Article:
The representative period is decided - preferably a pay period of say one-week and the number of jobs in the period is ascertained. The number of jobs should be between 150 and 400. In order to get this number of jobs it may be necessary to cover two, three or even four pay periods if the group is very small. If pay is to be linked to performance then a moving average should be used to smooth out any anomalies in the work pattern.
The rated activity sample is carried out over the representative period. It should be remembered that a true picture would not emerge until the sample period is well under way. It is, therefore, recommended that the sample period cover two three or more pay periods in order that the beginning is not unduly affected by the over-awareness of the workers being studied.
The job tine data is collated (APP.I) and entered into the SySloTec module SLOPE~. This gives an output of factors and percentages (APP.II). These factors and percentages are plotted on a graph (APP.III). The line of best fit should approximate to a straight line.
If not it is most likely that not enough readings have been taken and further readings should be entered. When assessing the line of best fit do not be too concerned about the top and bottom tails. Providing the line is OK between 15% and 851 then SySloTec can cope.
It is likely that the line will be straight between 15% and 85% but a 'peak' will occur at a particular point. This will be due to the booking, or setting, of job times to coincide with a clock work period; e.g. shift, half shift or to the nearest break. If this happens the 'SySloTec' module 'HI.DATA3 is used (APP.II). This will ask for the factor under query and give the time period to investigate.
If after the readings for a representative period covering 400 jobs does not give ~n acceptable straight line; then either the whole job time booking system is at fault or the job times do not conform to the usual distribution. The latter is most unlikely.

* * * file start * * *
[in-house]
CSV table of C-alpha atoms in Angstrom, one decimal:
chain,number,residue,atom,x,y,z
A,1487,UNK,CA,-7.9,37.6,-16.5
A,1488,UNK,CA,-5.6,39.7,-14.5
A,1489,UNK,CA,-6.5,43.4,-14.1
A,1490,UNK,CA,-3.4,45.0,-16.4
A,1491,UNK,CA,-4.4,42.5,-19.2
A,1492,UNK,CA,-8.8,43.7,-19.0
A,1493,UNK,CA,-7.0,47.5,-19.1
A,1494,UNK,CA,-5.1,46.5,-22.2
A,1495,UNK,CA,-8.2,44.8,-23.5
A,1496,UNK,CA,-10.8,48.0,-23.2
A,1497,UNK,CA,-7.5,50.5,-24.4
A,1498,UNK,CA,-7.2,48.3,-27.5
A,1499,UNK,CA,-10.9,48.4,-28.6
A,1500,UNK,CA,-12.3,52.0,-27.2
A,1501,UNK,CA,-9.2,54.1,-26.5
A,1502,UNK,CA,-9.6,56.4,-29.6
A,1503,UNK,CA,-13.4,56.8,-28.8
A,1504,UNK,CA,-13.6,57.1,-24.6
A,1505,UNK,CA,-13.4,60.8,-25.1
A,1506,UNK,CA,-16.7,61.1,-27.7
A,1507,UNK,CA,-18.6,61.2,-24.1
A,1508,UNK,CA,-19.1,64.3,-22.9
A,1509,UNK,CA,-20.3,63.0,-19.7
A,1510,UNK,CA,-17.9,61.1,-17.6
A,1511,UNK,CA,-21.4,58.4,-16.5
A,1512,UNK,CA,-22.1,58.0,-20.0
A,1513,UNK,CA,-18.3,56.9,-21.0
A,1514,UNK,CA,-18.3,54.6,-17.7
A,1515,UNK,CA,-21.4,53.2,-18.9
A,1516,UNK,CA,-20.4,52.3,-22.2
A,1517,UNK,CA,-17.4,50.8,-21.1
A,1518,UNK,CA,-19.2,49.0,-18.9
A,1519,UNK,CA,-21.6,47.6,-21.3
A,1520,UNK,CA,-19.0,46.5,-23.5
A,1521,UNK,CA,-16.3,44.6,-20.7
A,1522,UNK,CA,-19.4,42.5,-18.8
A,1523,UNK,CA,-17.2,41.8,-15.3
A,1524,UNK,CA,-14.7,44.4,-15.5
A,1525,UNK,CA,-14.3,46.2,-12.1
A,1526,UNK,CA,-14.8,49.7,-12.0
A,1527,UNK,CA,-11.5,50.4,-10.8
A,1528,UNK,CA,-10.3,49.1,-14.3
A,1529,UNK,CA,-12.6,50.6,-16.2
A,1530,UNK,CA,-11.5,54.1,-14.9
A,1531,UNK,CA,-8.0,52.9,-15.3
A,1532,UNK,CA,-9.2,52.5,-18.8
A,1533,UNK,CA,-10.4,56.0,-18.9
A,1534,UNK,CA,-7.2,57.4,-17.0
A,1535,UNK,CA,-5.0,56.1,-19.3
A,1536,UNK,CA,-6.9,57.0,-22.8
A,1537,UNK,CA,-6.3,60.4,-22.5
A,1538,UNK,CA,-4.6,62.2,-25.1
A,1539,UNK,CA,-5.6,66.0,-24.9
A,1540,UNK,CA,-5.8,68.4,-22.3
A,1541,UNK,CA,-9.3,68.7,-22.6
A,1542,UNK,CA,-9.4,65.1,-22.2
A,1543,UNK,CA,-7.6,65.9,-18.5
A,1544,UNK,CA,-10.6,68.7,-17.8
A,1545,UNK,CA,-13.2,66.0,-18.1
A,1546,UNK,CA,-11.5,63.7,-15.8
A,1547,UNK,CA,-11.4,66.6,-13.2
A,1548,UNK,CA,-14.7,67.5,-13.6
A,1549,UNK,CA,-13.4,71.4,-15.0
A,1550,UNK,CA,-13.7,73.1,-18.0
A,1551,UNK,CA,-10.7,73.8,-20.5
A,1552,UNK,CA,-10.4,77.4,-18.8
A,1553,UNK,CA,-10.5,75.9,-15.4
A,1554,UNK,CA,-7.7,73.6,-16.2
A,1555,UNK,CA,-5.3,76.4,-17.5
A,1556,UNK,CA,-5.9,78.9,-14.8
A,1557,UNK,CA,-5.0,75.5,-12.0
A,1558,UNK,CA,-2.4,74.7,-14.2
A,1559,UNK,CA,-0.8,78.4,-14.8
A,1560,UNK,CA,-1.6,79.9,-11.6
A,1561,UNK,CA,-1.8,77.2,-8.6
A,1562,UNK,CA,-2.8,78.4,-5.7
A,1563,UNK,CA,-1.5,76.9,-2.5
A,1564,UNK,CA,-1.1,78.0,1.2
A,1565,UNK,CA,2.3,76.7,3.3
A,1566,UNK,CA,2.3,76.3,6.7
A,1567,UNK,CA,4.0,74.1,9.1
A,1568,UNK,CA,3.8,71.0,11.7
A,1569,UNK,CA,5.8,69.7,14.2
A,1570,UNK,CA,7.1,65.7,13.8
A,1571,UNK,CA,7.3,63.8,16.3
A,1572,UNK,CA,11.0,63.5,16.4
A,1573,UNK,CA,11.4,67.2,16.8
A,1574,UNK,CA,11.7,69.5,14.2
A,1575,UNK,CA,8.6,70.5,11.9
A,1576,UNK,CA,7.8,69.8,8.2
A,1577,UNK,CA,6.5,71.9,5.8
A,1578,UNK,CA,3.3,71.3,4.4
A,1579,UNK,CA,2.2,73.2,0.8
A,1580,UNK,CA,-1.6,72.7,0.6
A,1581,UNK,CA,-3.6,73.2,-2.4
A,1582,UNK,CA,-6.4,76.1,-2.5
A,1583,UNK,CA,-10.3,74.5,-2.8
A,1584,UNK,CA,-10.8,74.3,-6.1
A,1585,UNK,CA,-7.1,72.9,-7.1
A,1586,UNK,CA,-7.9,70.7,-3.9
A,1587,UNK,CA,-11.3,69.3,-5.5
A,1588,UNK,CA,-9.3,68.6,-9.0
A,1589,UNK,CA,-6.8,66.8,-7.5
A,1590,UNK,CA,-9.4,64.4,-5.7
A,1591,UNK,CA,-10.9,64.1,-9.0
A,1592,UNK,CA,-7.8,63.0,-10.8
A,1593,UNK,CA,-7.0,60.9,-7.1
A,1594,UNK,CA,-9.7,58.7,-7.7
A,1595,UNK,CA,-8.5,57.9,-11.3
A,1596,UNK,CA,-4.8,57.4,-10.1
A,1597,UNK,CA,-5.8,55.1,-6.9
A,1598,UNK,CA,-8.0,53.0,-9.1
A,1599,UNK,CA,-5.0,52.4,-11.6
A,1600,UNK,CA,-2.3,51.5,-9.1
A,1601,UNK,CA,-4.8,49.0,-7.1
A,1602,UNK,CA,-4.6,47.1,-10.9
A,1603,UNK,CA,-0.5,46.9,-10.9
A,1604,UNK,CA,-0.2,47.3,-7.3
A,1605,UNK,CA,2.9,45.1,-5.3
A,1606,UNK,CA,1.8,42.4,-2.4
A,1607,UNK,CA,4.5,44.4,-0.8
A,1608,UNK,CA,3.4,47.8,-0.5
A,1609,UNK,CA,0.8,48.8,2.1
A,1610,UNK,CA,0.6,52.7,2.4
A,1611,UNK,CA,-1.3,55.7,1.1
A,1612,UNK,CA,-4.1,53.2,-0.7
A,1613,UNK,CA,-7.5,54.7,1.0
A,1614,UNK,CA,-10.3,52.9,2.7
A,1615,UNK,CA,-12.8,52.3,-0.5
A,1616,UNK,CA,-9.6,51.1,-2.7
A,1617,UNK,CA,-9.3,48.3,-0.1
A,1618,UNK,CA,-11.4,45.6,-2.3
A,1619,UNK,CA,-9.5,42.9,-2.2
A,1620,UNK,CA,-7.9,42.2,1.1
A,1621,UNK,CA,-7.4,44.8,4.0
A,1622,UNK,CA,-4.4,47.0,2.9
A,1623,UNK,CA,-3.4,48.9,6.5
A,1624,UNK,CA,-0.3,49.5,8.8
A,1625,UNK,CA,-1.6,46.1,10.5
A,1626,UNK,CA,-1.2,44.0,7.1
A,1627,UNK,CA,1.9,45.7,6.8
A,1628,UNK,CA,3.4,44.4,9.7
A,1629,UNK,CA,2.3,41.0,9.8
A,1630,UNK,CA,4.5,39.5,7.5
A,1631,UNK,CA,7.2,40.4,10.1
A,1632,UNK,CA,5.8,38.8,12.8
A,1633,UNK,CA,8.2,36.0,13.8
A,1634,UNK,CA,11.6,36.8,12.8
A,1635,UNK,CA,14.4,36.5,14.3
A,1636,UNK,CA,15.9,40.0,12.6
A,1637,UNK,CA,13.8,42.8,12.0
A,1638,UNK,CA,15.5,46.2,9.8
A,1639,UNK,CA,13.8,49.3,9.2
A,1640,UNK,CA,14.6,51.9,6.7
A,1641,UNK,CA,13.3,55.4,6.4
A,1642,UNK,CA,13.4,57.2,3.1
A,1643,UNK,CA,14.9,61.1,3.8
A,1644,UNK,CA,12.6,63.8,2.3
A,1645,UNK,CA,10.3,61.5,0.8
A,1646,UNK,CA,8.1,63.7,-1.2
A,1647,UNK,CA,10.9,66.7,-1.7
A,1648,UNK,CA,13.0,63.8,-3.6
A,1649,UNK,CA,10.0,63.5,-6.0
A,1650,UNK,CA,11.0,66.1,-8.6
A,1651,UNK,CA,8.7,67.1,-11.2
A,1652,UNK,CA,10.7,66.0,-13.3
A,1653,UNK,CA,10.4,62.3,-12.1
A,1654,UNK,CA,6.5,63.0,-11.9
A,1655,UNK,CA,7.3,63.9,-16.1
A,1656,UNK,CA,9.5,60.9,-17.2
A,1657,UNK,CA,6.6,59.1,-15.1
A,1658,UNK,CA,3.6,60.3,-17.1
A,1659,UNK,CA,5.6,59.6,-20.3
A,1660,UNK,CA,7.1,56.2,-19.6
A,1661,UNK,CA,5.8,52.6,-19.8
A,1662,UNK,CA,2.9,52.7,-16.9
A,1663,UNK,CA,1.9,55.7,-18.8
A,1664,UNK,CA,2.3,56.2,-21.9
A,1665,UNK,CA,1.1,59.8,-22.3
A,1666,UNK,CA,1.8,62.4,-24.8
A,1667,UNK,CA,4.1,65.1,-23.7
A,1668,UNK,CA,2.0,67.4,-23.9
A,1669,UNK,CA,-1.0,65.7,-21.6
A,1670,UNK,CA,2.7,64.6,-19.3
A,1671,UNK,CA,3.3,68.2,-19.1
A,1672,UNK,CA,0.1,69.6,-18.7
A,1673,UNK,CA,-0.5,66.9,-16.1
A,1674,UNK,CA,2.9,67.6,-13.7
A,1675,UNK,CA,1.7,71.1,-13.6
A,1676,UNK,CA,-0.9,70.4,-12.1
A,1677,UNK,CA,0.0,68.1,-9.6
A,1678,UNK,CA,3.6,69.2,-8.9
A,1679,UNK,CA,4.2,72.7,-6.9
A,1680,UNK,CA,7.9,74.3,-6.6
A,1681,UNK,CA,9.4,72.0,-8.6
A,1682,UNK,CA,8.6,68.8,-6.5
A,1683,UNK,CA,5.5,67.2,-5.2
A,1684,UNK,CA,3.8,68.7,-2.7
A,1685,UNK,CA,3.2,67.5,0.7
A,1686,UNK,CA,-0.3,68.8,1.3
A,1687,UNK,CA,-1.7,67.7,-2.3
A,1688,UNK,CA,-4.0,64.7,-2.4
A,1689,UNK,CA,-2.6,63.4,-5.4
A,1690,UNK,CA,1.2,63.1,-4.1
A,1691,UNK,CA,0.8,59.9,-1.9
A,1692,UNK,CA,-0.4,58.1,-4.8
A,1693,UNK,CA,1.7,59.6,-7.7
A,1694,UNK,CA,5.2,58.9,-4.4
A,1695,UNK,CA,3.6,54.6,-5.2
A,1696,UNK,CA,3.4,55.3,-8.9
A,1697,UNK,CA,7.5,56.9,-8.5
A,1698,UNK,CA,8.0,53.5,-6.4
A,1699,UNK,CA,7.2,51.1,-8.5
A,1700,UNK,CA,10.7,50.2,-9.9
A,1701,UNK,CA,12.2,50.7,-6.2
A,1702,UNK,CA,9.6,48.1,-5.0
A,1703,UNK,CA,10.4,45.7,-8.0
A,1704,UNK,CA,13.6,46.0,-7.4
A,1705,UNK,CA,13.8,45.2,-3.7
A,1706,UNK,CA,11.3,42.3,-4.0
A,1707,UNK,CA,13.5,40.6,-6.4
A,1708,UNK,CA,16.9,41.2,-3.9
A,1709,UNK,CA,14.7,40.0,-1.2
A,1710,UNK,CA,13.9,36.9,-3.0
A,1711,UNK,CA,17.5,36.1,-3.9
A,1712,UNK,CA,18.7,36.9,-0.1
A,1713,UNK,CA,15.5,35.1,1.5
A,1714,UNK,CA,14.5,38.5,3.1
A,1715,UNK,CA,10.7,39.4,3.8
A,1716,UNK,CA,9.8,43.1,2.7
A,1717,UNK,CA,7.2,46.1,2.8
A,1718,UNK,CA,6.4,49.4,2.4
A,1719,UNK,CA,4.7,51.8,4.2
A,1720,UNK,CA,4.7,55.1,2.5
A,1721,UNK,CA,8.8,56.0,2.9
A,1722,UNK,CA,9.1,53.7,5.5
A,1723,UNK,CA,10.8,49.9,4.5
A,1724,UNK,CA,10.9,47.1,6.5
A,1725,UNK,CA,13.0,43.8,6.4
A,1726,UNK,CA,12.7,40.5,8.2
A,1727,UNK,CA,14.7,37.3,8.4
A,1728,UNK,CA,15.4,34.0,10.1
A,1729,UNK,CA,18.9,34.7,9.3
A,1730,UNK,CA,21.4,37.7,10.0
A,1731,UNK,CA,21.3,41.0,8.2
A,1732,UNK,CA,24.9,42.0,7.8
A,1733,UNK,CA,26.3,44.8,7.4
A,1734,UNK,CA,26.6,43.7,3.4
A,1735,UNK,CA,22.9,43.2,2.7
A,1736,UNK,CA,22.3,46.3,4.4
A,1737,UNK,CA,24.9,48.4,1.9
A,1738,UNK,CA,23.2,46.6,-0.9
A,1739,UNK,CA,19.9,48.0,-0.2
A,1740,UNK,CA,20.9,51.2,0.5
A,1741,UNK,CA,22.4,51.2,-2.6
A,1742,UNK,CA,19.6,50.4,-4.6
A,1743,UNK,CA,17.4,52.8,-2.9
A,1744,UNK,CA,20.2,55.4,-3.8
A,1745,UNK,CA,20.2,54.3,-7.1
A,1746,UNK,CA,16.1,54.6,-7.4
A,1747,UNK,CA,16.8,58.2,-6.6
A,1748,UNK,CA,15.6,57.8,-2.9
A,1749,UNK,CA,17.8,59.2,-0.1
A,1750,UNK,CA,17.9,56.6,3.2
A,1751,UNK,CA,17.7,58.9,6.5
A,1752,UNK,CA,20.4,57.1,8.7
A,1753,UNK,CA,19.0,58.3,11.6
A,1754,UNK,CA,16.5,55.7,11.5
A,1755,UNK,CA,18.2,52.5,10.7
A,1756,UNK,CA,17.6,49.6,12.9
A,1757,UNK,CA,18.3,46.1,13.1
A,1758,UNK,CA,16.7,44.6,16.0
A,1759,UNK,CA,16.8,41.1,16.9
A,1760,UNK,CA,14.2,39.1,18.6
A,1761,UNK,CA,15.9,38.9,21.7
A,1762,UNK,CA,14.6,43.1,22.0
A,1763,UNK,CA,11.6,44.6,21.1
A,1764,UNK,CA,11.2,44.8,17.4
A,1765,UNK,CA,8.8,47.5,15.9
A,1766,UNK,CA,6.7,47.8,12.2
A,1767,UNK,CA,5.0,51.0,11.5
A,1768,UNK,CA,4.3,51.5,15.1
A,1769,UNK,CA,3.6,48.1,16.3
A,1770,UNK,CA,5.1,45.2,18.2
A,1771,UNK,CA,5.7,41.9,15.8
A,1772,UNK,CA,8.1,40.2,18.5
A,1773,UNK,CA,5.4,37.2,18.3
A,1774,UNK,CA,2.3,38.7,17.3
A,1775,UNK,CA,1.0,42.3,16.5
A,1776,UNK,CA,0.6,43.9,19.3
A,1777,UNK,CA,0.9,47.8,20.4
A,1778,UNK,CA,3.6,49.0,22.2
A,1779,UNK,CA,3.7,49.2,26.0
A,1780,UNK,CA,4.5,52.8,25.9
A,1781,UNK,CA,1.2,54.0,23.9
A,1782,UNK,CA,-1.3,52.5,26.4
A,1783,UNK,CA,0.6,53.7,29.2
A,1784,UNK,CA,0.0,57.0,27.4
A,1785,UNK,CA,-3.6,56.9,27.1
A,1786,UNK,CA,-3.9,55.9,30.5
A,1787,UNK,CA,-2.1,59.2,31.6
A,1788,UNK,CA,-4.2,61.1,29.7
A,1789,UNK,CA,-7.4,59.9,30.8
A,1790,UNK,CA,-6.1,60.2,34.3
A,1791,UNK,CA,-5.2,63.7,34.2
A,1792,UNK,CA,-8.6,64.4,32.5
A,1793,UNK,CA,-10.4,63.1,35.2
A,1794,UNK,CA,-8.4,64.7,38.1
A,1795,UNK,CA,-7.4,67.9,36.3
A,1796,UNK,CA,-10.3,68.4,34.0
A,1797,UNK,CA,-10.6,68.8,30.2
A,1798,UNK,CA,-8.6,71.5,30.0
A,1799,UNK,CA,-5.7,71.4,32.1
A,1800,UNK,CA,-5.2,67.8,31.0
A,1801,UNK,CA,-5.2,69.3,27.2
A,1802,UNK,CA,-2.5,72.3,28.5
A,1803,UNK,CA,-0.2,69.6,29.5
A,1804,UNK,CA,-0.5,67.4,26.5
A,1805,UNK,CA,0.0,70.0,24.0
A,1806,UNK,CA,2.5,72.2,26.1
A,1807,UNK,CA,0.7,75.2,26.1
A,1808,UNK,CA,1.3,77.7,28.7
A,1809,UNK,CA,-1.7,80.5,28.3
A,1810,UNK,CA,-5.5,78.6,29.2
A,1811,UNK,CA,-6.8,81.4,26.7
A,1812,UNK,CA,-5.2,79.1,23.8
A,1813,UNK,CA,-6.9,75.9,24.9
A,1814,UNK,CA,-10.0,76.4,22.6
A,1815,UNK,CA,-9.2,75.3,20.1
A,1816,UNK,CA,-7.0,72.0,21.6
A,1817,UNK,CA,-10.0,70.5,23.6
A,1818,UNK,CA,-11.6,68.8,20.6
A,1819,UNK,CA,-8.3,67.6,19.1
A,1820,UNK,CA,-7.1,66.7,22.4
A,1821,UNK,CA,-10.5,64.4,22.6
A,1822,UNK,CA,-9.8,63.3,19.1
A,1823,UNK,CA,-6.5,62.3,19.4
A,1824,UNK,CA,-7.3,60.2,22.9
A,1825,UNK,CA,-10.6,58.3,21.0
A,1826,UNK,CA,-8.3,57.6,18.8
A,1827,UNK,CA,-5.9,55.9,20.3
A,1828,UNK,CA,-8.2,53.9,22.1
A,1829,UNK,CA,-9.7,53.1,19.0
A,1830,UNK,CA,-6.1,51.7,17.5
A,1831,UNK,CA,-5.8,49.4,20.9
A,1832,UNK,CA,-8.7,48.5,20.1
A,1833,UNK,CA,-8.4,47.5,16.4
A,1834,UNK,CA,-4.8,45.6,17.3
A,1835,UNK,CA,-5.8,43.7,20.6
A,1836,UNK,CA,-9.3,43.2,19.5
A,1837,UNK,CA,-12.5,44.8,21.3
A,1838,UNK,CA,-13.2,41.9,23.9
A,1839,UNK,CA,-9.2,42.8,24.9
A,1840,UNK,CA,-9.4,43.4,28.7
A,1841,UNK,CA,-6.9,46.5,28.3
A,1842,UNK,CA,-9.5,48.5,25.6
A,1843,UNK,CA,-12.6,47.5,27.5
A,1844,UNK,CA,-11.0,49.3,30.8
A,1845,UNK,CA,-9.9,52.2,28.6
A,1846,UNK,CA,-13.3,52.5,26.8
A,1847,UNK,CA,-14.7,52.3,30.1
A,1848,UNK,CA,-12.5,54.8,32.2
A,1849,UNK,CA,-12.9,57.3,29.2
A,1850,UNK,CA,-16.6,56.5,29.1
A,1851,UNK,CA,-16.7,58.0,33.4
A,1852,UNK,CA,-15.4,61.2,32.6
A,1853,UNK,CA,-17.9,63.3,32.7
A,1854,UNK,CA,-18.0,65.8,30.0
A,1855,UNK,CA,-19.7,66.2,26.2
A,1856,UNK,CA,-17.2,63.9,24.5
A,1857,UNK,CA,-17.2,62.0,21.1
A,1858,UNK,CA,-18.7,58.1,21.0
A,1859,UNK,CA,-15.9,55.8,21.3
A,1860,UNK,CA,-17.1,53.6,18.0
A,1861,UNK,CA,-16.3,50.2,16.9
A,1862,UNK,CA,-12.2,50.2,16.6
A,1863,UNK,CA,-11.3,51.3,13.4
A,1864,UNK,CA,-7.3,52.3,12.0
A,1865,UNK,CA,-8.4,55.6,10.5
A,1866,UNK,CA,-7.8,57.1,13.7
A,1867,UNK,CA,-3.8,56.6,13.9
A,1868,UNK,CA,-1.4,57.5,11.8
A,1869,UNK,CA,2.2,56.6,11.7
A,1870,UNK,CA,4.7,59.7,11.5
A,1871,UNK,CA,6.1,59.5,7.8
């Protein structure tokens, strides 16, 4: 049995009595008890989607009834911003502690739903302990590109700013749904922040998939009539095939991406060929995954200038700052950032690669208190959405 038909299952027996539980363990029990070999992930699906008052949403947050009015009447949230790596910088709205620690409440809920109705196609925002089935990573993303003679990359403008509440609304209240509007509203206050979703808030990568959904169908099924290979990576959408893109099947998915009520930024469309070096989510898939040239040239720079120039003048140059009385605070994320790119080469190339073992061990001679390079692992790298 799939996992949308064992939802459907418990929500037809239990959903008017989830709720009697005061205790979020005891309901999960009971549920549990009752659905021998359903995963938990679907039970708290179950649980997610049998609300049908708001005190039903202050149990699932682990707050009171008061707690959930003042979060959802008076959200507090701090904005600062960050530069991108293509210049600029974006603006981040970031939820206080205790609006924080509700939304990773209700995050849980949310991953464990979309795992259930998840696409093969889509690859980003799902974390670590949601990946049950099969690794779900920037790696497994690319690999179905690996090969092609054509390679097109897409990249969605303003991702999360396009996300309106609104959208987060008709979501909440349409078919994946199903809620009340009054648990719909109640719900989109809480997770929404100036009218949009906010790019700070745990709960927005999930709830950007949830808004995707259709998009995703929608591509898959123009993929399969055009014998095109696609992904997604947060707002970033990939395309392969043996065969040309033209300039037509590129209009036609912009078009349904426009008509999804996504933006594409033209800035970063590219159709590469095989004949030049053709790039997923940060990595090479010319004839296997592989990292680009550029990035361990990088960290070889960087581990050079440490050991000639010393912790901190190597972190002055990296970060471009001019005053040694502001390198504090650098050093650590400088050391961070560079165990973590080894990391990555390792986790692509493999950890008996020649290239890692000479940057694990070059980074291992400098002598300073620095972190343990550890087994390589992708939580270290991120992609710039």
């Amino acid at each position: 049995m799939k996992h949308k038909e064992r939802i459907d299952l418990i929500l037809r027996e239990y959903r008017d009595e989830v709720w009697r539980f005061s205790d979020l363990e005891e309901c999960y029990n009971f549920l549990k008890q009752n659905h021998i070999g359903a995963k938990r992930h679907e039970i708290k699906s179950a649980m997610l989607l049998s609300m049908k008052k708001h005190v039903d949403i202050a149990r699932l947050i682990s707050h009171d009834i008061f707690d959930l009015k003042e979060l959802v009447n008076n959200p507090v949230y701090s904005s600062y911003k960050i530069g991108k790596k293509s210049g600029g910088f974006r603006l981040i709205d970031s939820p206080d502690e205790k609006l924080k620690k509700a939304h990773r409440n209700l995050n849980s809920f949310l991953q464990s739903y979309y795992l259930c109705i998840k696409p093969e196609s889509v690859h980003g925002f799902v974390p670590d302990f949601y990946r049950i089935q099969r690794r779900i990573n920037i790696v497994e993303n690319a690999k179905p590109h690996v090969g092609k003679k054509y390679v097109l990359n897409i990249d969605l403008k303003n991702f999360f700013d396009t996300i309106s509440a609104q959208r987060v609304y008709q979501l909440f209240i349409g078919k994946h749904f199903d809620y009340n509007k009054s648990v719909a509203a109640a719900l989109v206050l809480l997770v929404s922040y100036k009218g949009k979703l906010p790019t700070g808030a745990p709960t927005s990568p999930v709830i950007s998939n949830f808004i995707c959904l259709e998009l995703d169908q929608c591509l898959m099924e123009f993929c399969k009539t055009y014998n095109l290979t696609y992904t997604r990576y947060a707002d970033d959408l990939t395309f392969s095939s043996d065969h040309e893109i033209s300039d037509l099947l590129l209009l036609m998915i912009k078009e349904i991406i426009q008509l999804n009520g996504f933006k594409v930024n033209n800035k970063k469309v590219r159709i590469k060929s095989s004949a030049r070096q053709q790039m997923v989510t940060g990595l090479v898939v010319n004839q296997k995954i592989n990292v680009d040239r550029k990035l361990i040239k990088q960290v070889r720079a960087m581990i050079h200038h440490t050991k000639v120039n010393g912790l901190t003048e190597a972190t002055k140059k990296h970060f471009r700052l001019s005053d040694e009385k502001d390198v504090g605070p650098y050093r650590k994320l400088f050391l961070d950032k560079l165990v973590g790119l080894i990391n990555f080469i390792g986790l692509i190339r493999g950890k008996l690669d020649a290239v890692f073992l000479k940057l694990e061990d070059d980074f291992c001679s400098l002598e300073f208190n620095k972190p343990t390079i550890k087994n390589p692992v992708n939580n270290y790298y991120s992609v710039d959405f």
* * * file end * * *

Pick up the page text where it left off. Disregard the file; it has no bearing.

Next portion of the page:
When sufficient data has been collected to give a straight line the data is used by the SySloTec module 'SST' (APP.V). This module gives the slot reference number, slot time upper boundary and mid-slot time.
The times are in hours. Times are not entered on the Job Card, just the slot reference number. The slot reference number must not pre-printed on the Job Card as this can change as the system captures the effects of method and organisational improvements.
In slotting a time, the applicator decides the lowest slot time boundary below which the worker will be able to complete the job. Job times in excess of the highest slot must be split or excluded from the system. The mid-slot time is used to calculate performance indices and if required, used as the basis for a payment by results scheme.
In the early stages sets of data collected during the set periods should be entered into the SySloTec modules 'SLOPE' and 'SST' to check if the times are conforming to the reference period data. If not, then further analysis must be made. The output of the system should not be used for payment purposes until a 'steady state' has been reached.
When it is evident that the system is operating consistently then the slots should be updated at about six monthly intervals. The effects of the Job Card system and SySloTec should show in the gradual reduction in the number of standard hours required for a set number of jobs and a reduction in breakdown and emergency maintenance. The applicators must be made aware that as supervision and job control improve that the job times given for set jobs will reduce.
SySloTec effectively captures the reduced job times brought about by using improved methods. SySloTec, properly applied, controls the drift normally experienced in traditional job estimating systems.
0.4 0.4 0.9
0.9 0.8 1.1
1.1 1.2 1.2
1.3 1.5 1.4
1.2 1.4 1.5
1.6 1.6 1.6
1.5 1.8 1.8
1.8 1.7 1.7
1.9 1.9 1.9
1.8 1.7 2.0
1.9 1.8 2.0
2.0 2.1 2.1
2.0 2.0 2.1
2.4 2.1 2.3
2.2 2.5 2.4
2.6 2.4 2.7
2.5 2.7 2.6
2.6 2.9 2.8
2.8 3.0 2.8
3.0 2.9 2.9
3.0 3.0 3.0
3.3 3.4 3.4
3.4 3.3 3.3
3.5 3.4 3.6
3.7 3.6 3.6
3.6 3.9 3.6
3.9 3.7 3.8
3.8 3.7 3.6
3.8 4.1 4.7
4.7 4.1 4.8
4.3 4.1 4.9
4.5 4.5 5.2
5.0 4.6 5.3
5.6 5.1 5.3
5.1 6.1 5.7
6.0 6.0 6.3
6.4 6.1 6.0
6.9 7.0 6.7
7.3 8.1 8.0
8.0 8.1 9.2
8.8 9.4 8.9
9.8 10.2 10.1
10.9 11.9 11.7
12.5 12.5 12.7
14.5 14.4 16.7
19.6 24.6 30.3
40.1 41.7 2.3
1.7 3.1 4.6
4.6 5.2 6.7
8.5 7.9 9.2
OUTPUT TO SCREEN CS) OR PRINTER (P)? S
FILENAME FOR INPUT? SI
RUN "HI. DATA"
FACTOR OUT OF RANGE? 26.2
CHECK TINES AROUND 13.7 HRS
OUTPUT TO SCREEN (S) OR PRINTER (P)? S
FILENAME FOR INPUT? S1
NO. OF JOBS IN REPRESENTATIVE PERIOD? 400
SLOT UPPER MID
NO. TIME TIME
1 3.29 1 64
2 5.96 4.63
3 6.74 7.35
4 12.51 10.62
5 17.99 15.25